Every sports brand has close out and every sports brand looks for the cleanest way to liquidate their close out stock with minimal market impact to protect both the core customer base and the brand equity.
Often European based stock lines are moved to other business units in “less sensitive” markets in the world and/or the stock is diluted across many markets and many customers.
Certainly sports retailers, in any market, are willing to embrace close out stock as a way to enhance margin and to offer the consumer substantial savings off RRP without margin erosion.
From the brand perspective however there always remains the trade off between the value of in-line stock commitment given and the close out business taken (where, of course, brand margins are massively eroded).
Certainly there are pure play close out specialists that are incredibly successful and where this trade off is less relevant. MandM Direct are one such example where, by working closely with selected brand partners and targeting end users by leveraging their database, catalogue and web presence they can provide an excellent solution for sports brands looking to move large volumes of excess stocks.
What started from placing newspaper adverts adversing close out has now grown to a multi million pound business working across sport and fashion.
However, in today’s new world, this traditional approach is being challenged by a new phenomenon – flash sale sites – which are not only taking close out products and pushing to a new audience but are also bringing wider sales opportunities to sports brands.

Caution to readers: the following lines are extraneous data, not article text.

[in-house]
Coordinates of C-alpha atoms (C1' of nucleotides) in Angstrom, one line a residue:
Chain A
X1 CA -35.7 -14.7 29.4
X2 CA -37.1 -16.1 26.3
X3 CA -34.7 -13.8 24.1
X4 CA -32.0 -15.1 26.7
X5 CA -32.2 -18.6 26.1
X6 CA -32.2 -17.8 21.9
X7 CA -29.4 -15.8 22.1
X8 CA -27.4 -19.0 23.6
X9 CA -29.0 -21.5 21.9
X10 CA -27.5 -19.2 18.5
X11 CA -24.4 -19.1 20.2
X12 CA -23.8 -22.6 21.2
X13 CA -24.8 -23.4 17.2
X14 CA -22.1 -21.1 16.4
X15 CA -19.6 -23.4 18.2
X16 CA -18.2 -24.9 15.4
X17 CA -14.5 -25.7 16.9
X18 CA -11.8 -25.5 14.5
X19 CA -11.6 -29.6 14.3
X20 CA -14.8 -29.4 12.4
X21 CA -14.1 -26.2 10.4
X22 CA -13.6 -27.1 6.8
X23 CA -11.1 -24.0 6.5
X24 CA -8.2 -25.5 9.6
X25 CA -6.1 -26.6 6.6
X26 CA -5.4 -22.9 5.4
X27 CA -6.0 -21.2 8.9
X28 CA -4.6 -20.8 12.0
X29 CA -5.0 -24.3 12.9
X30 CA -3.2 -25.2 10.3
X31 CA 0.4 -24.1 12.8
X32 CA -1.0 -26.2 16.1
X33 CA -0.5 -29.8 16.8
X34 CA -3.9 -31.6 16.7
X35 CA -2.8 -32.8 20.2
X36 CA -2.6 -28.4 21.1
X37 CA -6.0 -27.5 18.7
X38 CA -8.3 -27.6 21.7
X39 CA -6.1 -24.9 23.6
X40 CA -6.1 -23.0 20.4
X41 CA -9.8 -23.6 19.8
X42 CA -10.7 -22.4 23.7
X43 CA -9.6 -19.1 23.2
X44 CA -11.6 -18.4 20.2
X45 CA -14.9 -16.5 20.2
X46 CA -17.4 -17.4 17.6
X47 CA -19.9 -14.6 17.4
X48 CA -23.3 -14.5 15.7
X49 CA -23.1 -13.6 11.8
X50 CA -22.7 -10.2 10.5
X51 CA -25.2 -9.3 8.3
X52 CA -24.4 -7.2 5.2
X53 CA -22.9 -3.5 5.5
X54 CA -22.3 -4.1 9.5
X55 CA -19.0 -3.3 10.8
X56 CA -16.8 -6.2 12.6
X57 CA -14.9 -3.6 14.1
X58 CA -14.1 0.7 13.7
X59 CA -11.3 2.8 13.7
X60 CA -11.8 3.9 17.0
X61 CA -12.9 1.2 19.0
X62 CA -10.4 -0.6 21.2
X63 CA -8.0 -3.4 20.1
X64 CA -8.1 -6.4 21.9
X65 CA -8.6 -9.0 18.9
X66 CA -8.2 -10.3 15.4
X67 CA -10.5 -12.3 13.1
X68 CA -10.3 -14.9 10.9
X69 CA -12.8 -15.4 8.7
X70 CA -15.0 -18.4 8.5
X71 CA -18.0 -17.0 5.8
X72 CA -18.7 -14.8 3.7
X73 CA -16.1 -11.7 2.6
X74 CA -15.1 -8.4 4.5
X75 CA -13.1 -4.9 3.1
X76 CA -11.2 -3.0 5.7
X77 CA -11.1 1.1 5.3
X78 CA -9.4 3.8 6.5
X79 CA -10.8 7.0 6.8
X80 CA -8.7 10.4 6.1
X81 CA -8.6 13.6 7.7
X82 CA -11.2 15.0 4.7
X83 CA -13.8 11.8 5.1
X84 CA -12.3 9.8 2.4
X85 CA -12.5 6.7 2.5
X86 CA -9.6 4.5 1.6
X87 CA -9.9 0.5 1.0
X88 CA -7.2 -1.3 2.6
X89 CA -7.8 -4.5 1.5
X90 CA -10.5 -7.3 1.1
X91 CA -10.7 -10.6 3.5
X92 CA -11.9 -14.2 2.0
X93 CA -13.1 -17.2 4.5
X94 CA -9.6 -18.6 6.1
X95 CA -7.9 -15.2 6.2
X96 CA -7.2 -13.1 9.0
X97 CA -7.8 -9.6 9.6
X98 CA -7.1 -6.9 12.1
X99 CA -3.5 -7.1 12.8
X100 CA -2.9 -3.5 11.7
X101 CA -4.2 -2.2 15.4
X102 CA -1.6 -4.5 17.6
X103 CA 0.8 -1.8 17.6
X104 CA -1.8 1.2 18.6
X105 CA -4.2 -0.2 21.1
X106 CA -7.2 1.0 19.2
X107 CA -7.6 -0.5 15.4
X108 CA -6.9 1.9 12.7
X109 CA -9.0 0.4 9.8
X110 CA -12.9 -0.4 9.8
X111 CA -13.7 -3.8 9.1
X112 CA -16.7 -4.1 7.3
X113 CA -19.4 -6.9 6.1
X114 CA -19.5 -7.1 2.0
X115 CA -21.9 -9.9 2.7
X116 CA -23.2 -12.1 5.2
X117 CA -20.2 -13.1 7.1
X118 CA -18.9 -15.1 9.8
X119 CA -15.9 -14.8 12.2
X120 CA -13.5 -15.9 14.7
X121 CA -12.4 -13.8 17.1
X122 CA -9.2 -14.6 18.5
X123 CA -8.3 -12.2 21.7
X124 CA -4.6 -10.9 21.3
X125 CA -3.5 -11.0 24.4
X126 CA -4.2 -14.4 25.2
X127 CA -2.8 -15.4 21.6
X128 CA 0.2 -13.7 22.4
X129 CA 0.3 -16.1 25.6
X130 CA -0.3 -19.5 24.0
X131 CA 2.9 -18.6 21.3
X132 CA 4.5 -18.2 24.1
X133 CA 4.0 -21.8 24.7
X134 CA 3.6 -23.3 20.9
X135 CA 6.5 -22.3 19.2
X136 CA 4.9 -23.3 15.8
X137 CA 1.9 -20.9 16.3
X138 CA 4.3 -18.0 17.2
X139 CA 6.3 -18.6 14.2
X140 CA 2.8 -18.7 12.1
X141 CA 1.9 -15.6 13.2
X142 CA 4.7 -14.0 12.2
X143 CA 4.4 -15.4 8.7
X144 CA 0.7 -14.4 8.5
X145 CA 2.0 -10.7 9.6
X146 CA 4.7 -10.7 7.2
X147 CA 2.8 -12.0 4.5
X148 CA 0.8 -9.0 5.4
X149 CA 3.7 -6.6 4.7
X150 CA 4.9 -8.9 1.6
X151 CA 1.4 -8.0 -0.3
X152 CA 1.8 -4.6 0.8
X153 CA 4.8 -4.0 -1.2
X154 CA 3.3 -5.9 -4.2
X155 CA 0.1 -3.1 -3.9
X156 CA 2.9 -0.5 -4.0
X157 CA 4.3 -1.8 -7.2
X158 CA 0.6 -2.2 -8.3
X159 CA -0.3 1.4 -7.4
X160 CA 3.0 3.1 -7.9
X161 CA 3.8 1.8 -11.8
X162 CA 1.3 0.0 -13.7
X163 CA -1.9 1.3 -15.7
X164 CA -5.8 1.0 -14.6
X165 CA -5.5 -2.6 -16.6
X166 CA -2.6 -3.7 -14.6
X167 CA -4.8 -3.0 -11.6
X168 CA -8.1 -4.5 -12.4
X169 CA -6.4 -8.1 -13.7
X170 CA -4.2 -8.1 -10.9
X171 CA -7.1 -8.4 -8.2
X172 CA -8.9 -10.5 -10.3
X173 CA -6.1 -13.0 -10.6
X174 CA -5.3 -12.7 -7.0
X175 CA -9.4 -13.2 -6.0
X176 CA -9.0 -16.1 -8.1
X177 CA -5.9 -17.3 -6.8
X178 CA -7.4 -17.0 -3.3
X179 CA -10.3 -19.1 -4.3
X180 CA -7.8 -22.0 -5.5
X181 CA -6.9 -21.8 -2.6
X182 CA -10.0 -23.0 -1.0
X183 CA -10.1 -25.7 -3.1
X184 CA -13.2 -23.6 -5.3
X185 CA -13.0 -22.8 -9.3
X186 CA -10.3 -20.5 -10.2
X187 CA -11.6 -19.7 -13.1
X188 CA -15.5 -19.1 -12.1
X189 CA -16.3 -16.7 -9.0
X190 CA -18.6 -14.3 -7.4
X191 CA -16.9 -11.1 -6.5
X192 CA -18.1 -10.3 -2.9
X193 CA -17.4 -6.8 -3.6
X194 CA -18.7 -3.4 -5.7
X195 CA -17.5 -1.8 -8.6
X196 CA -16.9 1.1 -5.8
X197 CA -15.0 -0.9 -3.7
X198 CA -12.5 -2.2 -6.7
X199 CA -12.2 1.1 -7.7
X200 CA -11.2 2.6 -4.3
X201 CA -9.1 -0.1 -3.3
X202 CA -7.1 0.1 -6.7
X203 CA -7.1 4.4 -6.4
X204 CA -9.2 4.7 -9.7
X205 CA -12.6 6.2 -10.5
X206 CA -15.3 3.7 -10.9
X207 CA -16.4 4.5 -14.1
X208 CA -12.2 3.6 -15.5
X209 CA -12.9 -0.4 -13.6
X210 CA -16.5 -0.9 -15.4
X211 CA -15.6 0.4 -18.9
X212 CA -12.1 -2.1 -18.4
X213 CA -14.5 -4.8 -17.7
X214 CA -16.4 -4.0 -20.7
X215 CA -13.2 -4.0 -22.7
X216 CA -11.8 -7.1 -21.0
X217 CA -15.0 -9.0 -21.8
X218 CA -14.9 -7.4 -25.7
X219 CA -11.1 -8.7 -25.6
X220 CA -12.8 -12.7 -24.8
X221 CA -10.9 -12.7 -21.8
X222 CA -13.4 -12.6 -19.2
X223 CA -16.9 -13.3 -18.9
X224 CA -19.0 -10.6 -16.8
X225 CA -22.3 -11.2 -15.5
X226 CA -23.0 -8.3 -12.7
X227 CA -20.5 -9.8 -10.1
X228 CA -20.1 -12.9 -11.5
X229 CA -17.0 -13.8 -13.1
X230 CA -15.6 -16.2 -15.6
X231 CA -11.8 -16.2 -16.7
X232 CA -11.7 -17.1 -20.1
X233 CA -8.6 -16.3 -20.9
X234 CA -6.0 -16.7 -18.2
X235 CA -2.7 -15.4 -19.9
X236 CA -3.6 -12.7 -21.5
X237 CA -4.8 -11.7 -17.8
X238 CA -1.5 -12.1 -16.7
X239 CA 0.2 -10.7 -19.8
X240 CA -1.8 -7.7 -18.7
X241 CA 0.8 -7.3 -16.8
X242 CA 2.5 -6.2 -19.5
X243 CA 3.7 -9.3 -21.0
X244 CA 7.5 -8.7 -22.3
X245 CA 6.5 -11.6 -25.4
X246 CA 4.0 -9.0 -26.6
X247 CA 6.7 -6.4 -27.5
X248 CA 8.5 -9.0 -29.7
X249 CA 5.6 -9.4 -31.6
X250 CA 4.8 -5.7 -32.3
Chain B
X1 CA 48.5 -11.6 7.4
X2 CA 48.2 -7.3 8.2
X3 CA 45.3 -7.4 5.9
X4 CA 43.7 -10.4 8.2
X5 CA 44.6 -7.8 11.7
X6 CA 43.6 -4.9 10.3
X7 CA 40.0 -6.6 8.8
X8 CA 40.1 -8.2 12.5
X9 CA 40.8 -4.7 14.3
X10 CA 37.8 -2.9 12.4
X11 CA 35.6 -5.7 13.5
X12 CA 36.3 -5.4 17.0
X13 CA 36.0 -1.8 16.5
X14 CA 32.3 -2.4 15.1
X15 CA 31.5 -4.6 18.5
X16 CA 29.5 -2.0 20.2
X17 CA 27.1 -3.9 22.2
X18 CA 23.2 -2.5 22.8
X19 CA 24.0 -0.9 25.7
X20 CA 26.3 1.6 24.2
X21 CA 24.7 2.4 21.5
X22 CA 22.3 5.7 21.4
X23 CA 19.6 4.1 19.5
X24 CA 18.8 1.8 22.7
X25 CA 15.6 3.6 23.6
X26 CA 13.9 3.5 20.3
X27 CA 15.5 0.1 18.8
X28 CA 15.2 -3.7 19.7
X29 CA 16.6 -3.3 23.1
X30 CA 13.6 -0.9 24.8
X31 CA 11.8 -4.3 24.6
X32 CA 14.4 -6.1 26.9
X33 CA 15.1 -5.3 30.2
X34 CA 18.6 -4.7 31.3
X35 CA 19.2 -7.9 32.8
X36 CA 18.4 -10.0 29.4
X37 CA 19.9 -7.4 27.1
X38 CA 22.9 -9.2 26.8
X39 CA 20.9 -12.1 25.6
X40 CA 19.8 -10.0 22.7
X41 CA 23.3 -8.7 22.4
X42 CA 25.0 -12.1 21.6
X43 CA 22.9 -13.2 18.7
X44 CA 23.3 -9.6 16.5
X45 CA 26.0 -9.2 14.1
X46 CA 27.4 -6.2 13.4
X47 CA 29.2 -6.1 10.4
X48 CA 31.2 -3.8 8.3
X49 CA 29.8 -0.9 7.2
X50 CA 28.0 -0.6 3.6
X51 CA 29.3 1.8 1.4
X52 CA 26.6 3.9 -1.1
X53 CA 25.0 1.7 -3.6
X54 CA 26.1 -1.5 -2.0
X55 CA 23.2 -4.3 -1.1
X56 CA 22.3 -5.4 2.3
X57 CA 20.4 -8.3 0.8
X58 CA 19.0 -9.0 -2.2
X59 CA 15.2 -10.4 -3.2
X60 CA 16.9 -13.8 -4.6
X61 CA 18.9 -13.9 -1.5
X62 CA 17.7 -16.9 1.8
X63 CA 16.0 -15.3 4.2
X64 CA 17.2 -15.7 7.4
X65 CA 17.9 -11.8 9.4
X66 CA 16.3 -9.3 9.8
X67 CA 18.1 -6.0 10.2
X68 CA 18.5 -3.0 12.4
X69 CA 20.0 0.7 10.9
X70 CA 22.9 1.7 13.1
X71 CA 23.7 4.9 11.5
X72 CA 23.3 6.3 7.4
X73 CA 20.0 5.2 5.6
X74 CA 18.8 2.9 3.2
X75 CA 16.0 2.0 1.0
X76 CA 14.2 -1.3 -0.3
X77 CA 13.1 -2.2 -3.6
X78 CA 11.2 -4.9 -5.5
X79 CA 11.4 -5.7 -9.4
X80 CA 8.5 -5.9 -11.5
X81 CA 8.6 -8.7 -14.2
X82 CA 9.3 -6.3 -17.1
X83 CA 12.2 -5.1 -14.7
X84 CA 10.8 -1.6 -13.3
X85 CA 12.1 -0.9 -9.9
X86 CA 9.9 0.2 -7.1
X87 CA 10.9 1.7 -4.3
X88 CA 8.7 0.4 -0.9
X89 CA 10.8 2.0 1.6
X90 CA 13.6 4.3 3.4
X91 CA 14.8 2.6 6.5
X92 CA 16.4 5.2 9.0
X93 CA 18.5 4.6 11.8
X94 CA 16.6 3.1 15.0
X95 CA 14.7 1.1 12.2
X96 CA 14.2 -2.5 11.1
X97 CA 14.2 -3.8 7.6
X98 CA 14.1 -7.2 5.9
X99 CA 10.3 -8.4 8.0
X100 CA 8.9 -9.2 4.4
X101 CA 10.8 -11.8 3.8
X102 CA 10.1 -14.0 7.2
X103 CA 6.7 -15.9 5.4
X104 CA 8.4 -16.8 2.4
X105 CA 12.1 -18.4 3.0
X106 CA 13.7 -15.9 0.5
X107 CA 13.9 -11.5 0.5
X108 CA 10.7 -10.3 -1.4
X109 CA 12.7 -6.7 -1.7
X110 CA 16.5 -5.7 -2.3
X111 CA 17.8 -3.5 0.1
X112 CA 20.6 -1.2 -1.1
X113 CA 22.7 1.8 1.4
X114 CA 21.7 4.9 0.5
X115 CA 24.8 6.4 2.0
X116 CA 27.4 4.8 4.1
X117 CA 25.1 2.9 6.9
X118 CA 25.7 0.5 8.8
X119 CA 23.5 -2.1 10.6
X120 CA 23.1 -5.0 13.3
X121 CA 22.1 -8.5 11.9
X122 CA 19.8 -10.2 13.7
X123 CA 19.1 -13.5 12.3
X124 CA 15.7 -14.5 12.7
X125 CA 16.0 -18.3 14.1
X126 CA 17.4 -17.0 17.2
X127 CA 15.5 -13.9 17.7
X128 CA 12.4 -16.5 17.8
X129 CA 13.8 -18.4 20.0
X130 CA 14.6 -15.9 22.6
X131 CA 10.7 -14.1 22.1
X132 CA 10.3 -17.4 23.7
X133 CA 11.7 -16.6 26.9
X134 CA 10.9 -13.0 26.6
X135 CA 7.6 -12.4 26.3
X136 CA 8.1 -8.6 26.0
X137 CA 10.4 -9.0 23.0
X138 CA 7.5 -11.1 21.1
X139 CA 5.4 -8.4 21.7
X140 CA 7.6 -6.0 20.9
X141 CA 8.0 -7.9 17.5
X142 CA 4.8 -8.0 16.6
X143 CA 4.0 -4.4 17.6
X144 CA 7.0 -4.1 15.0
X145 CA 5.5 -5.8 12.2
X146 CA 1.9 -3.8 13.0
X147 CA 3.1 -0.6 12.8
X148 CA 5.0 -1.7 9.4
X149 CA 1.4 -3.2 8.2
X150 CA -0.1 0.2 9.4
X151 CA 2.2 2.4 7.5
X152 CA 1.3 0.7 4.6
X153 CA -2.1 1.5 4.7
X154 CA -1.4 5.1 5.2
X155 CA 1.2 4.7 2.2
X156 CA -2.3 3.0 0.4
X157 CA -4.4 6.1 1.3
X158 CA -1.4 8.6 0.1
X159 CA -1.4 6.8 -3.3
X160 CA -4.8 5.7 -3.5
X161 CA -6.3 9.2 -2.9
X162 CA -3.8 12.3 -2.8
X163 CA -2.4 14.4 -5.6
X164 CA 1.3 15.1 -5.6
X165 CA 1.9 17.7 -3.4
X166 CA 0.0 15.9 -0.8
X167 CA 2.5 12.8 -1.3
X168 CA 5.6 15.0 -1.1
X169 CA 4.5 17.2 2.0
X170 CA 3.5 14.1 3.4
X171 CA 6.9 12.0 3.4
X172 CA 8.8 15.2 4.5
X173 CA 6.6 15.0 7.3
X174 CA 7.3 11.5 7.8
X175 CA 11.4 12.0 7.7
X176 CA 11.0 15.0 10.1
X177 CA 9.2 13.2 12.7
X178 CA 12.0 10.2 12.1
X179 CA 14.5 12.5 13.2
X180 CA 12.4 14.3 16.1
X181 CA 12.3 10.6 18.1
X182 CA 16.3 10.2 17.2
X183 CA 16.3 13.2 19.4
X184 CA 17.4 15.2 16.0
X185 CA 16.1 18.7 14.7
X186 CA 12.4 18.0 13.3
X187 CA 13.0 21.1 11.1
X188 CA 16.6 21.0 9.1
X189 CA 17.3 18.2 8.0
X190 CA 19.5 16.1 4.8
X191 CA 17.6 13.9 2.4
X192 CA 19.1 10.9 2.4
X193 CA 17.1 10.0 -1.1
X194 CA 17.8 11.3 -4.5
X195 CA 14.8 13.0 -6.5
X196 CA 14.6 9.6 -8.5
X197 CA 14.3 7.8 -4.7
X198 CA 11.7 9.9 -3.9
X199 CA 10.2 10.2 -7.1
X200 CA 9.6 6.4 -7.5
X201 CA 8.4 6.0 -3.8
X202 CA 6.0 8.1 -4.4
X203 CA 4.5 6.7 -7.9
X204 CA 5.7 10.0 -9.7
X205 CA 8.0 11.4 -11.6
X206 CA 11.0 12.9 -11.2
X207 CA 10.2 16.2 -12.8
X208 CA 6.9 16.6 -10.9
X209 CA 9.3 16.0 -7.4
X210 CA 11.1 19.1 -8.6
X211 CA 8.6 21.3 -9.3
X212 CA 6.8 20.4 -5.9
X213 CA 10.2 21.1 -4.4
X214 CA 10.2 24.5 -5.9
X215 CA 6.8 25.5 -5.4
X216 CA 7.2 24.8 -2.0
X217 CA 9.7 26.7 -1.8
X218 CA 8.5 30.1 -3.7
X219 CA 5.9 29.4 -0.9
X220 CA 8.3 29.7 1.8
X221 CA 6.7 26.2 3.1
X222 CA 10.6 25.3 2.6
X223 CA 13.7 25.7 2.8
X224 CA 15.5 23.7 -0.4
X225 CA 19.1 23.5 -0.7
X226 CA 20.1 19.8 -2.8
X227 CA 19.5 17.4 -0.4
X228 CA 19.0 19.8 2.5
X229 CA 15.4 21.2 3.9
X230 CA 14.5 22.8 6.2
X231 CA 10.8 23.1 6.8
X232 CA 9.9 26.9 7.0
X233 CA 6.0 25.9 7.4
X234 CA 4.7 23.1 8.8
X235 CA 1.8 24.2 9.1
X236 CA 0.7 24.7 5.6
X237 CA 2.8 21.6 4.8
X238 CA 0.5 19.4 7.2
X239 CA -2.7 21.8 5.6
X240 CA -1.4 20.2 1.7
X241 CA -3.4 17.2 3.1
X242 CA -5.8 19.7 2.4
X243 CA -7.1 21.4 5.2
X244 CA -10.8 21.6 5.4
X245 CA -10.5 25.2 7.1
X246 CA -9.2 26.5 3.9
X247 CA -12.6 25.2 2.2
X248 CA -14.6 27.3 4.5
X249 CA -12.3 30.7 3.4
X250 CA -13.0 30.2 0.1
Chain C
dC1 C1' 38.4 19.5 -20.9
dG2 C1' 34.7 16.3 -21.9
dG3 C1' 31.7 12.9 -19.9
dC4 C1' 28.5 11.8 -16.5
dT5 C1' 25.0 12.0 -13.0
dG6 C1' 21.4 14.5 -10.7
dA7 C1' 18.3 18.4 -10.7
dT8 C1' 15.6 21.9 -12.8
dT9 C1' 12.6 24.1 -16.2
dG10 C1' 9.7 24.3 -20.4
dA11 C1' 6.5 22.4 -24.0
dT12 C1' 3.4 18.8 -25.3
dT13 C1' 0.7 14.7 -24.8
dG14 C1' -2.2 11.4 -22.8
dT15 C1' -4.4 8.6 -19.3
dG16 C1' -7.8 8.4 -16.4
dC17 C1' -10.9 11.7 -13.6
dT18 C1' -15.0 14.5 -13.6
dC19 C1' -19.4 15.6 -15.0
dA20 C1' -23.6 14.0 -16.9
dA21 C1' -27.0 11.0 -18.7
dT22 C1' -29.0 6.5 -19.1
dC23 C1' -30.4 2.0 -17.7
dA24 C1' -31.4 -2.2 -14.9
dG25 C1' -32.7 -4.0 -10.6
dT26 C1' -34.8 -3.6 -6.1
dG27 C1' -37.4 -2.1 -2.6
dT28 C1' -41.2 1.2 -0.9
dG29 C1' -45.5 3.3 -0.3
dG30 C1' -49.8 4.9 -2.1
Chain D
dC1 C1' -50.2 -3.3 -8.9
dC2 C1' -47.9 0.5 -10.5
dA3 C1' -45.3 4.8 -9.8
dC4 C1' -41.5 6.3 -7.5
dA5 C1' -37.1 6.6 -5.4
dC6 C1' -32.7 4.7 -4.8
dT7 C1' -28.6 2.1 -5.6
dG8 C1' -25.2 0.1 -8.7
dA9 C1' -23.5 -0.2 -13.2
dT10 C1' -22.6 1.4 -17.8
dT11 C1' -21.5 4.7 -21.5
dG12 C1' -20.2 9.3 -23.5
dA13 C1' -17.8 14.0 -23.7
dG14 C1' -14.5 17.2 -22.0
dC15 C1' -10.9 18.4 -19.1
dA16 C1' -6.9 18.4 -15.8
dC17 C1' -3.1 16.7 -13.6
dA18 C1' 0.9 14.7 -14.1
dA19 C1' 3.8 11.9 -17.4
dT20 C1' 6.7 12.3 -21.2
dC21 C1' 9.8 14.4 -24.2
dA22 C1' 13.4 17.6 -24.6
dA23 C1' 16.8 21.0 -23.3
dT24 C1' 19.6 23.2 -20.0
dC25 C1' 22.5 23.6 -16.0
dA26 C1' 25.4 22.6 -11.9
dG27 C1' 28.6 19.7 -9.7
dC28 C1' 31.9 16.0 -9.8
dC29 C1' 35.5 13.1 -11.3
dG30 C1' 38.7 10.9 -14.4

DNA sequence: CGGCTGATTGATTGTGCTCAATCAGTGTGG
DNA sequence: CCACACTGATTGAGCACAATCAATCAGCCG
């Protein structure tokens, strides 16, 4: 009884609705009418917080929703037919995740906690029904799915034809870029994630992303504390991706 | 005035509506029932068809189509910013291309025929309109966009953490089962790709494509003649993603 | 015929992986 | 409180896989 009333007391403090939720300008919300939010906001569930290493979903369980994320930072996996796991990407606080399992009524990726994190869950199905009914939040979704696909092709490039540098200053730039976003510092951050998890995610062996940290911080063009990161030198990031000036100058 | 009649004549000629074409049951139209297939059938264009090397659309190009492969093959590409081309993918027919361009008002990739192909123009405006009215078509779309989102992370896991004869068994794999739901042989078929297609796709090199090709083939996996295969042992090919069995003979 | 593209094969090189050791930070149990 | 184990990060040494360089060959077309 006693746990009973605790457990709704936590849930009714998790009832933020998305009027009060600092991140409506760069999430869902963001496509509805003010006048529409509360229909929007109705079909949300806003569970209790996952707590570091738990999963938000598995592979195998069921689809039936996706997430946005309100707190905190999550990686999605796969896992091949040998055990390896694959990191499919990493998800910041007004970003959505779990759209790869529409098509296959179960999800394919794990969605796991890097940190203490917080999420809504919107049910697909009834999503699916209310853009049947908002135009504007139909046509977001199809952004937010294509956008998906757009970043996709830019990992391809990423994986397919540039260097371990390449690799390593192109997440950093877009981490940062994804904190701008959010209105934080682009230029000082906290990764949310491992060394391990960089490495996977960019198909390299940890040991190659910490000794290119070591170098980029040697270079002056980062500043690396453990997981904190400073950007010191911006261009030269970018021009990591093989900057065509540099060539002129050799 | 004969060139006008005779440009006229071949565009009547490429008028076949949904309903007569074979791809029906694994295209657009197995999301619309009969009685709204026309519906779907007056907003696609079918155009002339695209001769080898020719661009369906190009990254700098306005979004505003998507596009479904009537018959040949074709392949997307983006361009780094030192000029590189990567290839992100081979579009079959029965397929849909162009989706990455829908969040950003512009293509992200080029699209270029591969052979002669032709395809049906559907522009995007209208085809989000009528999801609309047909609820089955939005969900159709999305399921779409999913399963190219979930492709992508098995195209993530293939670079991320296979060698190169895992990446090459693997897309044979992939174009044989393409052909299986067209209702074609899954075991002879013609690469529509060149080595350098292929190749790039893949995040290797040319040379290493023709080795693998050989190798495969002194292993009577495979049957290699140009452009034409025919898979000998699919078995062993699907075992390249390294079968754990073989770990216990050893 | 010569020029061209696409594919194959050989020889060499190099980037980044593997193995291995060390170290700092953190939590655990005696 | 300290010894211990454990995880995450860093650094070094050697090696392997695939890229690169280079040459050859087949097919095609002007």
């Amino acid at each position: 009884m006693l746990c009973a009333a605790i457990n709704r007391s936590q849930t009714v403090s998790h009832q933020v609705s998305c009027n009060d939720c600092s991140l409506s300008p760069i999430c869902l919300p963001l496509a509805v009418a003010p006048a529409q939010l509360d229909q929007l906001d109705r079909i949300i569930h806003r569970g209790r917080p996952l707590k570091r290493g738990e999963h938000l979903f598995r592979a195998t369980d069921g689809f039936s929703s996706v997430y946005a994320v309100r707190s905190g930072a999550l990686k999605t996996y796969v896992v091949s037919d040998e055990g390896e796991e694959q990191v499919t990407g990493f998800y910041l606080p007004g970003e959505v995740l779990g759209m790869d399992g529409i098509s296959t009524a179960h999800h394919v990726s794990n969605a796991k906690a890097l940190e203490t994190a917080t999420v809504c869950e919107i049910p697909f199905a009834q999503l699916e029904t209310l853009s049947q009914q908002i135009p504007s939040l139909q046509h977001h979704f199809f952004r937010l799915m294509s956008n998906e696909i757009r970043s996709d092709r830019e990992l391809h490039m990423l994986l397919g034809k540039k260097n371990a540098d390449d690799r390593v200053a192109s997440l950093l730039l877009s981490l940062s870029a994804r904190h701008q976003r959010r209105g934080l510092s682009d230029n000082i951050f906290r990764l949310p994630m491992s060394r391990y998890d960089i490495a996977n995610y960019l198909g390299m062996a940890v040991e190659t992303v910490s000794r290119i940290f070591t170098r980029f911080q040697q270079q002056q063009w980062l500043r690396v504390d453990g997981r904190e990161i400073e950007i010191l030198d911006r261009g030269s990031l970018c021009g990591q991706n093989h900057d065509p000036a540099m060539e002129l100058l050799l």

Flash sales are exactly what their name suggests – sales in a flash. With an air of exclusivity and luxury brand names, flash-sale websites host limited-time sales for members only.
How these websites work is simple. They order stock from brands after the sale has closed, enabling them to pass on the biggest savings. And with free membership and discounts of up to 80pc, shoppers are now logging on in the thousands.
The only drawback from these sites is that delivery can take up to four weeks, but many shoppers will think it is worth the wait.
Perhaps the most prominent of these sites is Groupon. Launched in November 2008, to target specific cities and their surrounding areas with special offers, Chicago was targeted first followed shortly by, Boston, New York City and Toronto. By October 2010 Groupon served more than 150 markets in North America and 100 markets in Europe, Asia and South America and had 35 million registered users and was offering flash sale opportunities across a wider range of goods and services including sports equipment.
As the number of registered users has grown in the UK Groupon has captured the modern consumer who, despite the recent tough economic times, love to spend money. They especially love to spend money where they get a discount or a perceived bargain. Groupon works because it provides motivating choices for its motivated group of consumers.